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Posted on Wed, Apr 18, 2012 : 5:58 a.m.

Painting by numbers: the 2012-13 Ann Arbor city budget in pictures

By Ryan J. Stanton

City Administrator Steve Powers presented his recommended 2012-13 budget to the Ann Arbor City Council Monday night.

From here, it's up to council members to decide by the end of May whether to go with the administrator's suggestions or tweak the budget to make it their own.

And they'll be asking for public input.

Because a picture speaks a thousand words, here's a series of screenshots from the proposed budget that help make it easier to understand. Give these graphs a look and share your thoughts on the budget in the comments section below.

Note: Where it highlights a loss of 18 full-time employees in the police department, that's due to the recent outsourcing of dispatch operations to the county. Powers actually is recommending avoiding further layoffs and proposes additional patrol staffing.

Previous story: Ann Arbor budget plan increases staffing in police, holds line on fire




Mon, May 7, 2012 : 2:31 p.m.

I appreciate the graphs. I do notice that of the 52% that goes to education, only 26% (half) goes to the AAPS. Too bad.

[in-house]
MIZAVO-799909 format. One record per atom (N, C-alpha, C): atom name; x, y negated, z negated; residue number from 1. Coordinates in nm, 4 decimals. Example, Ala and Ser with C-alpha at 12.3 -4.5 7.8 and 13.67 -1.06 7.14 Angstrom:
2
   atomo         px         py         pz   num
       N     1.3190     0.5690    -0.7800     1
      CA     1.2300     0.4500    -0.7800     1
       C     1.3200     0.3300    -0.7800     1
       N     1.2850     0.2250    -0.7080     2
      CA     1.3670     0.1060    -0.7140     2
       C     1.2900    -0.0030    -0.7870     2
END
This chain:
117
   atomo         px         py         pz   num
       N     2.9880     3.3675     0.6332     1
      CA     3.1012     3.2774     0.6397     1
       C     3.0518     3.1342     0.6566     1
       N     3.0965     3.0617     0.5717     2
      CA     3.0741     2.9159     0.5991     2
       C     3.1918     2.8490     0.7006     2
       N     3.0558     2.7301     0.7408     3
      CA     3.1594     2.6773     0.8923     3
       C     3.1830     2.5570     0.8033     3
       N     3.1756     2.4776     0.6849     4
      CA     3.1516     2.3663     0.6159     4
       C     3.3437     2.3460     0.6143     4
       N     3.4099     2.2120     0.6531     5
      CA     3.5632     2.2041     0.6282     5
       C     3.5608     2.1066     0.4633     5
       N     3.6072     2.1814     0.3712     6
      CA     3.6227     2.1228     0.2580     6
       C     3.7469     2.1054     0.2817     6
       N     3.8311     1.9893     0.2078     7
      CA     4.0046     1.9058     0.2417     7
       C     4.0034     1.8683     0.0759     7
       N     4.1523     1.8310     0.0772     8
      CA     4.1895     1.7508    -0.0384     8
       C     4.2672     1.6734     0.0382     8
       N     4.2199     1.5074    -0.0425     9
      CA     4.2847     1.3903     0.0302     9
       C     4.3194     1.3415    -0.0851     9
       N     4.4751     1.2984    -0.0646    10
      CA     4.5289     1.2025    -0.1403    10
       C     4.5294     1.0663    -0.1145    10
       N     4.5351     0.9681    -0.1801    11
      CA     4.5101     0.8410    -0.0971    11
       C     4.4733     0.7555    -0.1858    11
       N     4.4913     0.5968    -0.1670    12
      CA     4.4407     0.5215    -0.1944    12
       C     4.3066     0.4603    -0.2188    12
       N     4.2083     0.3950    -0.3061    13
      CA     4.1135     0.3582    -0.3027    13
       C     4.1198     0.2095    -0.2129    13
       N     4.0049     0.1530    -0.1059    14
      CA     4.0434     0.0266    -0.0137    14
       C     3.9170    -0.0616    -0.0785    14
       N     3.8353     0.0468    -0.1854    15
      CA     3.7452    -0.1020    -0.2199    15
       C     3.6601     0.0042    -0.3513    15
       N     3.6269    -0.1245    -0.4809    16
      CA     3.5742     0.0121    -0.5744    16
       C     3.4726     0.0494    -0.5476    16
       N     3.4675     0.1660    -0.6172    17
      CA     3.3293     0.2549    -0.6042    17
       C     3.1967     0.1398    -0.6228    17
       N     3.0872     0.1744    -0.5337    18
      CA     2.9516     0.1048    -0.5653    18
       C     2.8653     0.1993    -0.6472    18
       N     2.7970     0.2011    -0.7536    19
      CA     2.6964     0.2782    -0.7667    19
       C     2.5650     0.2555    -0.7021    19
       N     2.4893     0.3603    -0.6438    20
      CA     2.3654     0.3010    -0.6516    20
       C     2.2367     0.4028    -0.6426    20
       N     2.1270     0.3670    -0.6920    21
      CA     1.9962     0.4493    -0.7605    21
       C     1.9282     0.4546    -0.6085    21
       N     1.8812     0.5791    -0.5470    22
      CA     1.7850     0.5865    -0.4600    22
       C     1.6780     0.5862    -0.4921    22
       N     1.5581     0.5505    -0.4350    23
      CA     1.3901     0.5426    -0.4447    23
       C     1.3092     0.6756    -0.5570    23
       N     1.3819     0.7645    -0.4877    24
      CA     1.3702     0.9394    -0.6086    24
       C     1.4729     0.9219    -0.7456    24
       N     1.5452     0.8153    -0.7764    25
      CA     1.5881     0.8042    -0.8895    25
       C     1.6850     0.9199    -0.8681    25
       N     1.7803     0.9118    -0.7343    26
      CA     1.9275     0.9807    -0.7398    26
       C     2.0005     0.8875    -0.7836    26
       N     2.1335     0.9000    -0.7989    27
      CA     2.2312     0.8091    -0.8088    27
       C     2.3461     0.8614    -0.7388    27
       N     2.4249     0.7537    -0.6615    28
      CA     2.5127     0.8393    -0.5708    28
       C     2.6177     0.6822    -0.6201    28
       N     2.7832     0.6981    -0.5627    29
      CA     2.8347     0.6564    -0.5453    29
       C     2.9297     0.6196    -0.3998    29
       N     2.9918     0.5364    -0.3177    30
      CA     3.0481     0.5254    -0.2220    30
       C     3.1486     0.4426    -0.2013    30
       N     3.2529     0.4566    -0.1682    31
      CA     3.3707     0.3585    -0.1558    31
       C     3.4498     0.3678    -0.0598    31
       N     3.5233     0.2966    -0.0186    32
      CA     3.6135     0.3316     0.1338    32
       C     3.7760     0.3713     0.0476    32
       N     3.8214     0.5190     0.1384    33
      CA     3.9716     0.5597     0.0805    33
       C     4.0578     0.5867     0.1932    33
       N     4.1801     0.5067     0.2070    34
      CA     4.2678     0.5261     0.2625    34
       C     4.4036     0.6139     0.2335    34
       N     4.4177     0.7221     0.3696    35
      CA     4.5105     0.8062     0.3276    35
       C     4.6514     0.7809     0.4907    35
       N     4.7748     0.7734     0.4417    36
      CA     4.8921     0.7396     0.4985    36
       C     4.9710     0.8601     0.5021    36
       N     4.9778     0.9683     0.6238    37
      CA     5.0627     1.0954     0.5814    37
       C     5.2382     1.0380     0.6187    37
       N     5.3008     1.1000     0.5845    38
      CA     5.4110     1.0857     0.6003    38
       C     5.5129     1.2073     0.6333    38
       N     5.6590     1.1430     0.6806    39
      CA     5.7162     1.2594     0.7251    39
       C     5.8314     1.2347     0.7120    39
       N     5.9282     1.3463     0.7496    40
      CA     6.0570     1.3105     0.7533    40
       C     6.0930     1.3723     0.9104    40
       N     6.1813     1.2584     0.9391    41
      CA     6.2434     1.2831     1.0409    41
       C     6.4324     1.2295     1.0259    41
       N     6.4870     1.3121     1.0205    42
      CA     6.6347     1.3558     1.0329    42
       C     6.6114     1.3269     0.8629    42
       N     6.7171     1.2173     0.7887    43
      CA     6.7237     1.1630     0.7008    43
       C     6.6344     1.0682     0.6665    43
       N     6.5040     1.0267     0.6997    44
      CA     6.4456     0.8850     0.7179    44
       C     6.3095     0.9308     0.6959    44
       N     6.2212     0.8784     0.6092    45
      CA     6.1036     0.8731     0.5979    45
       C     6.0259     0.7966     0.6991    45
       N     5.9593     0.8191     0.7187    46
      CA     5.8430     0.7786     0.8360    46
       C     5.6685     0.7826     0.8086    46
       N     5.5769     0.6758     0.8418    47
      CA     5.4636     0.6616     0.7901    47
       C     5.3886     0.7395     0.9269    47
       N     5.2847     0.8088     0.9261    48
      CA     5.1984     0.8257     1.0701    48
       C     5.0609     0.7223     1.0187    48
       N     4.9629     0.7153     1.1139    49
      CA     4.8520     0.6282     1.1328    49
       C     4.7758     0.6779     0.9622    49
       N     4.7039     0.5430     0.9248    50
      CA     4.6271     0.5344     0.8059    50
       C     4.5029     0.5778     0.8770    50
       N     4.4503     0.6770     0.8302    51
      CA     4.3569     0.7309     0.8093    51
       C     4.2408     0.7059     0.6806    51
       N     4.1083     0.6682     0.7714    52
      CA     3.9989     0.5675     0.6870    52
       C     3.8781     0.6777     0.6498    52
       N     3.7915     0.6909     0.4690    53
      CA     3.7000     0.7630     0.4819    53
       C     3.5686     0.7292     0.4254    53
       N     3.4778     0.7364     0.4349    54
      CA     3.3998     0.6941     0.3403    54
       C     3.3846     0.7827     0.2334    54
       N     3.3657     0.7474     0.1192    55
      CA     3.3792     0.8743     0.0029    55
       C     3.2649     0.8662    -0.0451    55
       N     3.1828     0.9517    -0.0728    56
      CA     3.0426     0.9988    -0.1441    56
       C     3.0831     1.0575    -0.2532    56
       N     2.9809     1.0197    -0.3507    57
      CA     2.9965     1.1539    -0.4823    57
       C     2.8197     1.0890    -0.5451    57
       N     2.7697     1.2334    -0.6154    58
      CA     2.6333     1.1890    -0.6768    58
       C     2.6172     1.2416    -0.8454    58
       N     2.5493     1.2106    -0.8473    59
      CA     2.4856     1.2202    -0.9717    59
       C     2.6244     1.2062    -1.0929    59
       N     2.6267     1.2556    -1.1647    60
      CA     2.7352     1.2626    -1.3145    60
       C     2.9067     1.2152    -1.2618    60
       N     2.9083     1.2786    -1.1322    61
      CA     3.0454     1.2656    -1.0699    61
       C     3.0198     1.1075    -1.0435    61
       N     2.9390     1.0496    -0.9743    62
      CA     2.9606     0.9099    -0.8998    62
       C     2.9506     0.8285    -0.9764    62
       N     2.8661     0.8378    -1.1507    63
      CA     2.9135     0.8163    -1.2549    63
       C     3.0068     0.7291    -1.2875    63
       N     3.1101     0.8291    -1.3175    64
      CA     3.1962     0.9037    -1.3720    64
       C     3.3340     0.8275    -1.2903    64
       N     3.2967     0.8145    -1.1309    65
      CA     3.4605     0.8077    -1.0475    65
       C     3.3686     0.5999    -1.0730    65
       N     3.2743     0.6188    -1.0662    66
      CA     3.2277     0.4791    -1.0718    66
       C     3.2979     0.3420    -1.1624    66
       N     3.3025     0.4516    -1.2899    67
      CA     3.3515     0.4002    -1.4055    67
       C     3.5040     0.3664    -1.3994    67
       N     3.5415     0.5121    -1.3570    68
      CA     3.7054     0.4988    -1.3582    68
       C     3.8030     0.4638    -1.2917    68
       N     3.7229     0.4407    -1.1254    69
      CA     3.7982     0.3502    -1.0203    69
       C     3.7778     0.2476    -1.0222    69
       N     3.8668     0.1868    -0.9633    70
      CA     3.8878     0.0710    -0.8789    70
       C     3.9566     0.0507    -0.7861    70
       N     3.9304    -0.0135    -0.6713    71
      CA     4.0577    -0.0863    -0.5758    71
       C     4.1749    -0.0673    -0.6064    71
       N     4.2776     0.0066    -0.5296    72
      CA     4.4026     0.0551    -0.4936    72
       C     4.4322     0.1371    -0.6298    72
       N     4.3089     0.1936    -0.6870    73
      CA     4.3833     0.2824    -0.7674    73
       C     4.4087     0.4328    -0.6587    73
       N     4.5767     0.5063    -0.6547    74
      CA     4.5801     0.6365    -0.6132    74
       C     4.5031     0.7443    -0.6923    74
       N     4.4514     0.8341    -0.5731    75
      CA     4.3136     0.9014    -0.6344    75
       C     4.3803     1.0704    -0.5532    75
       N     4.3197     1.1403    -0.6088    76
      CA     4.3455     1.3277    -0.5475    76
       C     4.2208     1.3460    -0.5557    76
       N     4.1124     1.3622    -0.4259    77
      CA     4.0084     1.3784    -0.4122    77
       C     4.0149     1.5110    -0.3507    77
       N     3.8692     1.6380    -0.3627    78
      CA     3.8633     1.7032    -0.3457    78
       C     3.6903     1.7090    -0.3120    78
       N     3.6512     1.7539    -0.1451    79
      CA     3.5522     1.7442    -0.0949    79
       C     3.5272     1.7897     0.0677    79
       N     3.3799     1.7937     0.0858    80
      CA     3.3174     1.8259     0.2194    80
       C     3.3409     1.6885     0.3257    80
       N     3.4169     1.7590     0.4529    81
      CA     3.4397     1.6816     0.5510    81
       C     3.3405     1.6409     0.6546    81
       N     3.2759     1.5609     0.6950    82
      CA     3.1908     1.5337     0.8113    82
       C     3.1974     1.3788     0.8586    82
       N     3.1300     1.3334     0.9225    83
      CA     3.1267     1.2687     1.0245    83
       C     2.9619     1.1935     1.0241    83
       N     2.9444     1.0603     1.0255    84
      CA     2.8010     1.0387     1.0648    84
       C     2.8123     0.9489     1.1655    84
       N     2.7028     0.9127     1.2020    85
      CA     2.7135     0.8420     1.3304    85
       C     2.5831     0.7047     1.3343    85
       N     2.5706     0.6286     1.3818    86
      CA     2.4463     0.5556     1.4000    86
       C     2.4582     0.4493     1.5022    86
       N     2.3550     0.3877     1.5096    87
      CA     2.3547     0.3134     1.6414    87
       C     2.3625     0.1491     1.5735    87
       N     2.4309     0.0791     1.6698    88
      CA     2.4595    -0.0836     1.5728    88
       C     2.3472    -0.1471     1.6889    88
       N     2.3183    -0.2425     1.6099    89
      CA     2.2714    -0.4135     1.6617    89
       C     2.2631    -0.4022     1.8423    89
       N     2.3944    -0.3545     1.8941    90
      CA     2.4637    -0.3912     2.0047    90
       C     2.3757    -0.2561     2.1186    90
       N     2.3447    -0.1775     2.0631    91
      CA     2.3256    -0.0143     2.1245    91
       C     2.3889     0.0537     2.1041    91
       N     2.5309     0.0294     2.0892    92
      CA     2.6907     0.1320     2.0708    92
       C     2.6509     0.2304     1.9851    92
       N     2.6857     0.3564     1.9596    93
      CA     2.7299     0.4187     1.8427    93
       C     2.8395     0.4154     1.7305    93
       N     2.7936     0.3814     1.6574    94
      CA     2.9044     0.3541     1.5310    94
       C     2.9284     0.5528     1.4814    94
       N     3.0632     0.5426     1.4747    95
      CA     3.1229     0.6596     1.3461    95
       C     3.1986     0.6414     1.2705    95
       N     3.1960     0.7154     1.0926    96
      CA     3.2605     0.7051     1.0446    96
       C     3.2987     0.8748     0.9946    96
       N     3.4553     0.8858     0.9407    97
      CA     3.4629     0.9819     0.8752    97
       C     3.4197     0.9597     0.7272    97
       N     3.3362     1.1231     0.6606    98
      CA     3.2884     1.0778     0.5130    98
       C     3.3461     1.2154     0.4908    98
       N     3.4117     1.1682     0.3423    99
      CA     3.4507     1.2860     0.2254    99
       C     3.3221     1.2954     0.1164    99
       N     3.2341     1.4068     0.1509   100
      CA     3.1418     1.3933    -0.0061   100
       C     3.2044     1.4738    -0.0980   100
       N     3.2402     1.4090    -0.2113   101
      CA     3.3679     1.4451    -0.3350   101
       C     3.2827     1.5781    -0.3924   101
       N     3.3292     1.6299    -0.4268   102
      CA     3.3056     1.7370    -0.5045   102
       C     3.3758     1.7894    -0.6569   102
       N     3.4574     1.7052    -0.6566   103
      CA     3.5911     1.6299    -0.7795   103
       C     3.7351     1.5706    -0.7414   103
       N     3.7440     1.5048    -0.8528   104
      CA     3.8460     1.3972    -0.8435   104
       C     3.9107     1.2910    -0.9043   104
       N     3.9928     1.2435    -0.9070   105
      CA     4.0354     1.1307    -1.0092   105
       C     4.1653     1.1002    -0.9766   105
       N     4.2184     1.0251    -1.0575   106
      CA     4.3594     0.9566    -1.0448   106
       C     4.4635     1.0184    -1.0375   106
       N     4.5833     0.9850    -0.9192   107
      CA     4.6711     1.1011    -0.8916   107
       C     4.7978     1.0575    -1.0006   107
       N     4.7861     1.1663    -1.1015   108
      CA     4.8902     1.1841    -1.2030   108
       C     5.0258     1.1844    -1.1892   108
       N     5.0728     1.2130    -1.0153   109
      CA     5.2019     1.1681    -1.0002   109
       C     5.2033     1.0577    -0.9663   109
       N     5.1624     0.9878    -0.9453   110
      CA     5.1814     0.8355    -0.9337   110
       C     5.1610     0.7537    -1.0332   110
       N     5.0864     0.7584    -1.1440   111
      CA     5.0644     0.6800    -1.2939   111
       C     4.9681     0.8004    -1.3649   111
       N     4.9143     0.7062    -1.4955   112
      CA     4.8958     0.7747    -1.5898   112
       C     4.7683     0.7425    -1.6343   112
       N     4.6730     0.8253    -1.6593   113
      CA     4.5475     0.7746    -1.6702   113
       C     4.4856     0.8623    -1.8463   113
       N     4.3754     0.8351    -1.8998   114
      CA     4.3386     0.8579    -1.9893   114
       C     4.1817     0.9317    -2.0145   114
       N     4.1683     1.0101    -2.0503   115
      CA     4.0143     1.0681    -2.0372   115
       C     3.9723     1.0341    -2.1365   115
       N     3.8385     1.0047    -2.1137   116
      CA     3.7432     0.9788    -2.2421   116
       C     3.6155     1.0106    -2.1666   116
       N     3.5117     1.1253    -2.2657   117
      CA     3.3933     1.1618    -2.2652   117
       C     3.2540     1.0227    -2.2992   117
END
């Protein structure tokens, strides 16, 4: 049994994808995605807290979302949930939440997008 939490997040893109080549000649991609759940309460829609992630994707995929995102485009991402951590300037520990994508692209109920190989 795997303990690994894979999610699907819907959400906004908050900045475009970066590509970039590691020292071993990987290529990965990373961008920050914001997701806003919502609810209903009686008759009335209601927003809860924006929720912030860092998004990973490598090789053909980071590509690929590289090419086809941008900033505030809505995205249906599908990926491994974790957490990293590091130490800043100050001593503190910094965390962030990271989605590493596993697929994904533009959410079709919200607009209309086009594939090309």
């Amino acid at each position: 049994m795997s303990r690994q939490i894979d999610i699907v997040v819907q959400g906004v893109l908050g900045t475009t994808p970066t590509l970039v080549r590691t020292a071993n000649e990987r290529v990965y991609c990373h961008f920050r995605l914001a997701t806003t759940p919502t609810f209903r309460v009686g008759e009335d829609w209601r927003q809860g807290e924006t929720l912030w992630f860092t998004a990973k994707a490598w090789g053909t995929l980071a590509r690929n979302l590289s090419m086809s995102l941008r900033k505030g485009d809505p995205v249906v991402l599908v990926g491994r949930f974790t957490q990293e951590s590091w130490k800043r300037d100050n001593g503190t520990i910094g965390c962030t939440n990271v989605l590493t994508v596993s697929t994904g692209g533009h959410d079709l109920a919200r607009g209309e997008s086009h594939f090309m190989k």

Jarrod Van Kirk

Wed, Apr 18, 2012 : 2:54 p.m.

Thank you for posting this. I would like to see something similar for Pittsfield Twp. and the city of Ypsilanti.


Thu, Apr 19, 2012 : 6:21 p.m.

Linda Peck

Wed, Apr 18, 2012 : 1:33 p.m.

The budget report is very well presented. Thank you for publishing this and to Steve Powers. I notice there is over 33 M for retirement system. I would like to see this eliminated and would encourage city employees to pay for their own retirement, as well as pay into FICA as we are all required to do. By doing this, we will support social security for the good of all of the people. Otherwise, the budget looks reasonable to this interested lay person.


Thu, Apr 19, 2012 : 6:18 p.m.

It's up to the city, not police and fire employees, whether or not employees pay into social security. Units of government have a choice, and that's what A2 picked. Municipalities were allowed to offer pensions to fire and police employees, which relieved the municipalities from the obligation of paying the employer's portion into social security for those employees.

5c0++ H4d13y

Wed, Apr 18, 2012 : 1:58 p.m.

You wont get many people to take a job at the city if there is no retirement of any kind. Most companies have some kind of 401k if they don't have a pension.


Wed, Apr 18, 2012 : 12:11 p.m.

Nice article Ryan. Easy to briefly see and follow. I will downlaod the 343 page budget, but this was nice to go through. From the looks of things, I think Mr. Powers is on the right track. Nice job to him as well.